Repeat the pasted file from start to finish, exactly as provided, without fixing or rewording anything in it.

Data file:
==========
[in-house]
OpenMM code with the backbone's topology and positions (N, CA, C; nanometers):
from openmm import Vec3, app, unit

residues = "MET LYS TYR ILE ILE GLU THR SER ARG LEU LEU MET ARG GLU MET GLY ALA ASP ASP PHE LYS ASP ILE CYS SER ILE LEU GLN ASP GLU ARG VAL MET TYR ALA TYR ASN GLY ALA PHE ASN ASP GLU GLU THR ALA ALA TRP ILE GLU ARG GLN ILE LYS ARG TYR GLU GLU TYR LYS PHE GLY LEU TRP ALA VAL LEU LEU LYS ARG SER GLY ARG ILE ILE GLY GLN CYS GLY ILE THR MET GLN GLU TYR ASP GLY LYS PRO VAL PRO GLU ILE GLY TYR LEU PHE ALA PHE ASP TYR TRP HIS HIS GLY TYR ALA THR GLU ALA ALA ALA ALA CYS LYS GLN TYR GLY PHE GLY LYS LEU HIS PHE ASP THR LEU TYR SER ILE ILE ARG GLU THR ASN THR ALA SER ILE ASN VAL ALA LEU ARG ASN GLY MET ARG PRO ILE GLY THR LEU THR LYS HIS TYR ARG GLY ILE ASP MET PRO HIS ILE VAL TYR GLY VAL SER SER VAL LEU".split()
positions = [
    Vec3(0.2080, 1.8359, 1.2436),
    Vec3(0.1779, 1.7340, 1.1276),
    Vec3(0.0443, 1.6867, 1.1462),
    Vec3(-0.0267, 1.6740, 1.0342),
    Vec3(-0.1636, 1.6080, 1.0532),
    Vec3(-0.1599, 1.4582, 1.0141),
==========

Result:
[in-house]
OpenMM code with the backbone's topology and positions (N, CA, C; nanometers):
from openmm import Vec3, app, unit

residues = "MET LYS TYR ILE ILE GLU THR SER ARG LEU LEU MET ARG GLU MET GLY ALA ASP ASP PHE LYS ASP ILE CYS SER ILE LEU GLN ASP GLU ARG VAL MET TYR ALA TYR ASN GLY ALA PHE ASN ASP GLU GLU THR ALA ALA TRP ILE GLU ARG GLN ILE LYS ARG TYR GLU GLU TYR LYS PHE GLY LEU TRP ALA VAL LEU LEU LYS ARG SER GLY ARG ILE ILE GLY GLN CYS GLY ILE THR MET GLN GLU TYR ASP GLY LYS PRO VAL PRO GLU ILE GLY TYR LEU PHE ALA PHE ASP TYR TRP HIS HIS GLY TYR ALA THR GLU ALA ALA ALA ALA CYS LYS GLN TYR GLY PHE GLY LYS LEU HIS PHE ASP THR LEU TYR SER ILE ILE ARG GLU THR ASN THR ALA SER ILE ASN VAL ALA LEU ARG ASN GLY MET ARG PRO ILE GLY THR LEU THR LYS HIS TYR ARG GLY ILE ASP MET PRO HIS ILE VAL TYR GLY VAL SER SER VAL LEU".split()
positions = [
    Vec3(0.2080, 1.8359, 1.2436),
    Vec3(0.1779, 1.7340, 1.1276),
    Vec3(0.0443, 1.6867, 1.1462),
    Vec3(-0.0267, 1.6740, 1.0342),
    Vec3(-0.1636, 1.6080, 1.0532),
    Vec3(-0.1599, 1.4582, 1.0141),